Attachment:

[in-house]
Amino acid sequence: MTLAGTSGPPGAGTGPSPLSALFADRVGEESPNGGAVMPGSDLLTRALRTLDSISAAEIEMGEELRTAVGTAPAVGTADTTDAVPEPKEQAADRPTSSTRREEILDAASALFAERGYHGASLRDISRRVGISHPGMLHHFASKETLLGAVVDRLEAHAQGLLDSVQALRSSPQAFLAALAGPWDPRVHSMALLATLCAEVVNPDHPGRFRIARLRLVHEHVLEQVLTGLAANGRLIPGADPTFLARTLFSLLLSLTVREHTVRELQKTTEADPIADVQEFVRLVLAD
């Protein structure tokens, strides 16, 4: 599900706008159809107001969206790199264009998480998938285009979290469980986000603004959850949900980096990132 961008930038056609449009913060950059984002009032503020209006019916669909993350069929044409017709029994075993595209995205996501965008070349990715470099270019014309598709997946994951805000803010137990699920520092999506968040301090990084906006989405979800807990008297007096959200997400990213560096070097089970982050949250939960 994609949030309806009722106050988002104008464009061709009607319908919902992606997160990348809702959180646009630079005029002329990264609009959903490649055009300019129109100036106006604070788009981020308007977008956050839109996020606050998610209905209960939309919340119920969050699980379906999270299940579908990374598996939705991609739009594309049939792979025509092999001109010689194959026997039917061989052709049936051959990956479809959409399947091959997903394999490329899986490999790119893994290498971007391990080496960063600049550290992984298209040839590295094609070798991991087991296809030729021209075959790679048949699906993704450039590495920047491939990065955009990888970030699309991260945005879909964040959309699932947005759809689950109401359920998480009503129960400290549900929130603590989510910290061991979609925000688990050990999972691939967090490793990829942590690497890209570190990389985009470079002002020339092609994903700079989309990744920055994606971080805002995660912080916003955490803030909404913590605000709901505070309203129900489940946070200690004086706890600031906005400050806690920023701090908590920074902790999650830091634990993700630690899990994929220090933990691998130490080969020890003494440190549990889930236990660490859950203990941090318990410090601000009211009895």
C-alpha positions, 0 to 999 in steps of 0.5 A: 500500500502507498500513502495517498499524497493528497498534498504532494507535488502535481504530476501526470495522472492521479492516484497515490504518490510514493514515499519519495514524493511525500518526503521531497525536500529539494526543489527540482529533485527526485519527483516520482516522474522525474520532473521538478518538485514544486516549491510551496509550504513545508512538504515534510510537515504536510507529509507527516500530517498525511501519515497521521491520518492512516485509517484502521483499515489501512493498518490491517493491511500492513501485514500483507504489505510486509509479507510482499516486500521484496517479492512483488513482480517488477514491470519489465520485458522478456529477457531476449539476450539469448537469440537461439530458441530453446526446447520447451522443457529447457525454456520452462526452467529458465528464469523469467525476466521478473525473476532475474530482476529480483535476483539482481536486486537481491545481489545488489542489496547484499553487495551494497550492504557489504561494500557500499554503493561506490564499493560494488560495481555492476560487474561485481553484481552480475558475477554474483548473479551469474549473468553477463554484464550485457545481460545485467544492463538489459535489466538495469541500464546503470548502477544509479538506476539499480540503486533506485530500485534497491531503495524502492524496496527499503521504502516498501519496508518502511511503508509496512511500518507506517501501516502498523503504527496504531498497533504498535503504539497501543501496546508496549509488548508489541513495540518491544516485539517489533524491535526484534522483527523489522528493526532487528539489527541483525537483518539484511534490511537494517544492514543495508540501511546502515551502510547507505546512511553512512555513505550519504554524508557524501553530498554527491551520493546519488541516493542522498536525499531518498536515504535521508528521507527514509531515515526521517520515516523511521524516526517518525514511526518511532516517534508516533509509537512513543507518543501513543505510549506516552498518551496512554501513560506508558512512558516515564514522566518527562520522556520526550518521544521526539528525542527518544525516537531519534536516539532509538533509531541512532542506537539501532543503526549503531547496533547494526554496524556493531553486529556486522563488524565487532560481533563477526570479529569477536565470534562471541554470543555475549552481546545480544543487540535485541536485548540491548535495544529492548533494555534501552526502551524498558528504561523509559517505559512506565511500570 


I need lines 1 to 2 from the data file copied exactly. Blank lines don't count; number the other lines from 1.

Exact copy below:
[in-house]
Amino acid sequence: MTLAGTSGPPGAGTGPSPLSALFADRVGEESPNGGAVMPGSDLLTRALRTLDSISAAEIEMGEELRTAVGTAPAVGTADTTDAVPEPKEQAADRPTSSTRREEILDAASALFAERGYHGASLRDISRRVGISHPGMLHHFASKETLLGAVVDRLEAHAQGLLDSVQALRSSPQAFLAALAGPWDPRVHSMALLATLCAEVVNPDHPGRFRIARLRLVHEHVLEQVLTGLAANGRLIPGADPTFLARTLFSLLLSLTVREHTVRELQKTTEADPIADVQEFVRLVLAD